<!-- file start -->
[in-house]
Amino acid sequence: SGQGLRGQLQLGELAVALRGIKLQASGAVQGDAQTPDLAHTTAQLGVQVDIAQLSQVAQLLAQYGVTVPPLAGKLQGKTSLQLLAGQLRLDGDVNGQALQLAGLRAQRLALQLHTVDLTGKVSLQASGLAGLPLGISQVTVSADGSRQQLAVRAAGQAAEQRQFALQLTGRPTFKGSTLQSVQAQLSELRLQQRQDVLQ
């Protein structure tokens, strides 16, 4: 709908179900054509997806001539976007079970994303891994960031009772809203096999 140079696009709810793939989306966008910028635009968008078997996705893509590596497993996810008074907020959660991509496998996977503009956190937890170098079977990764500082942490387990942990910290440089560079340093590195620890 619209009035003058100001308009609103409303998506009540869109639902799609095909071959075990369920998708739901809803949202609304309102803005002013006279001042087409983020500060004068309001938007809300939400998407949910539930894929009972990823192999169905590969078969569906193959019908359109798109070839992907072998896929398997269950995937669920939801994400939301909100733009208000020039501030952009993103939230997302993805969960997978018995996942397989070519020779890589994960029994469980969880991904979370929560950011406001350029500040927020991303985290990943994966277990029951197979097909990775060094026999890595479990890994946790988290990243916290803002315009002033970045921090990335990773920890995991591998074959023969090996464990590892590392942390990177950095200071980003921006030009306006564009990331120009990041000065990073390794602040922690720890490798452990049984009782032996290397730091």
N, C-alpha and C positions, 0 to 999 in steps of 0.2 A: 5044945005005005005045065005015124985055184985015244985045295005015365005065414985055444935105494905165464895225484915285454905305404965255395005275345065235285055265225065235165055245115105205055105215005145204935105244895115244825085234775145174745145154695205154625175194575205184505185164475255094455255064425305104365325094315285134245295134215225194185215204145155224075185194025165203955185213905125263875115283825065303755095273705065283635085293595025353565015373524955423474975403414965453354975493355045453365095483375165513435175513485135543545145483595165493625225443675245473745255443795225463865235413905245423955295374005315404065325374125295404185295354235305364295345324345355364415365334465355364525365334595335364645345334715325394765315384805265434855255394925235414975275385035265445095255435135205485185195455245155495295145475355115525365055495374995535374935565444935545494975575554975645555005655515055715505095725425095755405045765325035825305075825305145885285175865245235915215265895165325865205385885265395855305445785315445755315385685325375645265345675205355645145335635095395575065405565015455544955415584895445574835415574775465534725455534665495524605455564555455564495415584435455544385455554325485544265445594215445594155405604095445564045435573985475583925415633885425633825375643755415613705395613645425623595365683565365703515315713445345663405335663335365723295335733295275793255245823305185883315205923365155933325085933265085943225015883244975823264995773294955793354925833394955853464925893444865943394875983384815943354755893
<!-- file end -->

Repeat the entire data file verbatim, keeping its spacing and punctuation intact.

[in-house]
Amino acid sequence: SGQGLRGQLQLGELAVALRGIKLQASGAVQGDAQTPDLAHTTAQLGVQVDIAQLSQVAQLLAQYGVTVPPLAGKLQGKTSLQLLAGQLRLDGDVNGQALQLAGLRAQRLALQLHTVDLTGKVSLQASGLAGLPLGISQVTVSADGSRQQLAVRAAGQAAEQRQFALQLTGRPTFKGSTLQSVQAQLSELRLQQRQDVLQ
């Protein structure tokens, strides 16, 4: 709908179900054509997806001539976007079970994303891994960031009772809203096999 140079696009709810793939989306966008910028635009968008078997996705893509590596497993996810008074907020959660991509496998996977503009956190937890170098079977990764500082942490387990942990910290440089560079340093590195620890 619209009035003058100001308009609103409303998506009540869109639902799609095909071959075990369920998708739901809803949202609304309102803005002013006279001042087409983020500060004068309001938007809300939400998407949910539930894929009972990823192999169905590969078969569906193959019908359109798109070839992907072998896929398997269950995937669920939801994400939301909100733009208000020039501030952009993103939230997302993805969960997978018995996942397989070519020779890589994960029994469980969880991904979370929560950011406001350029500040927020991303985290990943994966277990029951197979097909990775060094026999890595479990890994946790988290990243916290803002315009002033970045921090990335990773920890995991591998074959023969090996464990590892590392942390990177950095200071980003921006030009306006564009990331120009990041000065990073390794602040922690720890490798452990049984009782032996290397730091």
N, C-alpha and C positions, 0 to 999 in steps of 0.2 A: 5044945005005005005045065005015124985055184985015244985045295005015365005065414985055444935105494905165464895225484915285454905305404965255395005275345065235285055265225065235165055245115105205055105215005145204935105244895115244825085234775145174745145154695205154625175194575205184505185164475255094455255064425305104365325094315285134245295134215225194185215204145155224075185194025165203955185213905125263875115283825065303755095273705065283635085293595025353565015373524955423474975403414965453354975493355045453365095483375165513435175513485135543545145483595165493625225443675245473745255443795225463865235413905245423955295374005315404065325374125295404185295354235305364295345324345355364415365334465355364525365334595335364645345334715325394765315384805265434855255394925235414975275385035265445095255435135205485185195455245155495295145475355115525365055495374995535374935565444935545494975575554975645555005655515055715505095725425095755405045765325035825305075825305145885285175865245235915215265895165325865205385885265395855305445785315445755315385685325375645265345675205355645145335635095395575065405565015455544955415584895445574835415574775465534725455534665495524605455564555455564495415584435455544385455554325485544265445594215445594155405604095445564045435573985475583925415633885425633825375643755415613705395613645425623595365683565365703515315713445345663405335663335365723295335733295275793255245823305185883315205923365155933325085933265085943225015883244975823264995773294955793354925833394955853464925893444865943394875983384815943354755893